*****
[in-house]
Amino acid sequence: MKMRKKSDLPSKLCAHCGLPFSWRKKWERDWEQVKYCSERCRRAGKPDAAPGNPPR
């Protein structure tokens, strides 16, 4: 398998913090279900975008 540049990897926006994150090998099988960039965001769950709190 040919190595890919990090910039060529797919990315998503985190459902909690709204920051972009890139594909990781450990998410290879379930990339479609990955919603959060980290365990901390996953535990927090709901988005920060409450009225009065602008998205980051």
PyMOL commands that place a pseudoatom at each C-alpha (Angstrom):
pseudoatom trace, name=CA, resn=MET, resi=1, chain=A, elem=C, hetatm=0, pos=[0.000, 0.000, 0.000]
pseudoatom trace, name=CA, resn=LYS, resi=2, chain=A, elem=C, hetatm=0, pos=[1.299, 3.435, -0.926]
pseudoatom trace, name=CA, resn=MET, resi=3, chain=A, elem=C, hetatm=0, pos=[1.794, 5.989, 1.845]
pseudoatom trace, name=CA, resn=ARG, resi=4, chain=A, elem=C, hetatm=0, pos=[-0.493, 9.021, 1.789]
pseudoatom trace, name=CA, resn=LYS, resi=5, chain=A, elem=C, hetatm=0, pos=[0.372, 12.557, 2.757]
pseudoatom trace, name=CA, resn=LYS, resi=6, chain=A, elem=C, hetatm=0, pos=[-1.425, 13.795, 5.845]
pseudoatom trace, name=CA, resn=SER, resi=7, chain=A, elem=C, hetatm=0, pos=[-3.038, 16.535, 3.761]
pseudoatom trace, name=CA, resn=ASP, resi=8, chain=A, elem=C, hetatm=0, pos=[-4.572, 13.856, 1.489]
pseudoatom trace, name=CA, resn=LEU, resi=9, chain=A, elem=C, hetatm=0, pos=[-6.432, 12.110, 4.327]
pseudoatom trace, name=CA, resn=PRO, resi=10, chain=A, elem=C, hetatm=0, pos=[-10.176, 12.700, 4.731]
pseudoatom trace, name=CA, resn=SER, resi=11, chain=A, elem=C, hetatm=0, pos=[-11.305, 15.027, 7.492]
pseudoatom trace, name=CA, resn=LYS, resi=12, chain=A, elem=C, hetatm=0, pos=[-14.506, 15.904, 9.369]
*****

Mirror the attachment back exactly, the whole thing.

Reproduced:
[in-house]
Amino acid sequence: MKMRKKSDLPSKLCAHCGLPFSWRKKWERDWEQVKYCSERCRRAGKPDAAPGNPPR
């Protein structure tokens, strides 16, 4: 398998913090279900975008 540049990897926006994150090998099988960039965001769950709190 040919190595890919990090910039060529797919990315998503985190459902909690709204920051972009890139594909990781450990998410290879379930990339479609990955919603959060980290365990901390996953535990927090709901988005920060409450009225009065602008998205980051």
PyMOL commands that place a pseudoatom at each C-alpha (Angstrom):
pseudoatom trace, name=CA, resn=MET, resi=1, chain=A, elem=C, hetatm=0, pos=[0.000, 0.000, 0.000]
pseudoatom trace, name=CA, resn=LYS, resi=2, chain=A, elem=C, hetatm=0, pos=[1.299, 3.435, -0.926]
pseudoatom trace, name=CA, resn=MET, resi=3, chain=A, elem=C, hetatm=0, pos=[1.794, 5.989, 1.845]
pseudoatom trace, name=CA, resn=ARG, resi=4, chain=A, elem=C, hetatm=0, pos=[-0.493, 9.021, 1.789]
pseudoatom trace, name=CA, resn=LYS, resi=5, chain=A, elem=C, hetatm=0, pos=[0.372, 12.557, 2.757]
pseudoatom trace, name=CA, resn=LYS, resi=6, chain=A, elem=C, hetatm=0, pos=[-1.425, 13.795, 5.845]
pseudoatom trace, name=CA, resn=SER, resi=7, chain=A, elem=C, hetatm=0, pos=[-3.038, 16.535, 3.761]
pseudoatom trace, name=CA, resn=ASP, resi=8, chain=A, elem=C, hetatm=0, pos=[-4.572, 13.856, 1.489]
pseudoatom trace, name=CA, resn=LEU, resi=9, chain=A, elem=C, hetatm=0, pos=[-6.432, 12.110, 4.327]
pseudoatom trace, name=CA, resn=PRO, resi=10, chain=A, elem=C, hetatm=0, pos=[-10.176, 12.700, 4.731]
pseudoatom trace, name=CA, resn=SER, resi=11, chain=A, elem=C, hetatm=0, pos=[-11.305, 15.027, 7.492]
pseudoatom trace, name=CA, resn=LYS, resi=12, chain=A, elem=C, hetatm=0, pos=[-14.506, 15.904, 9.369]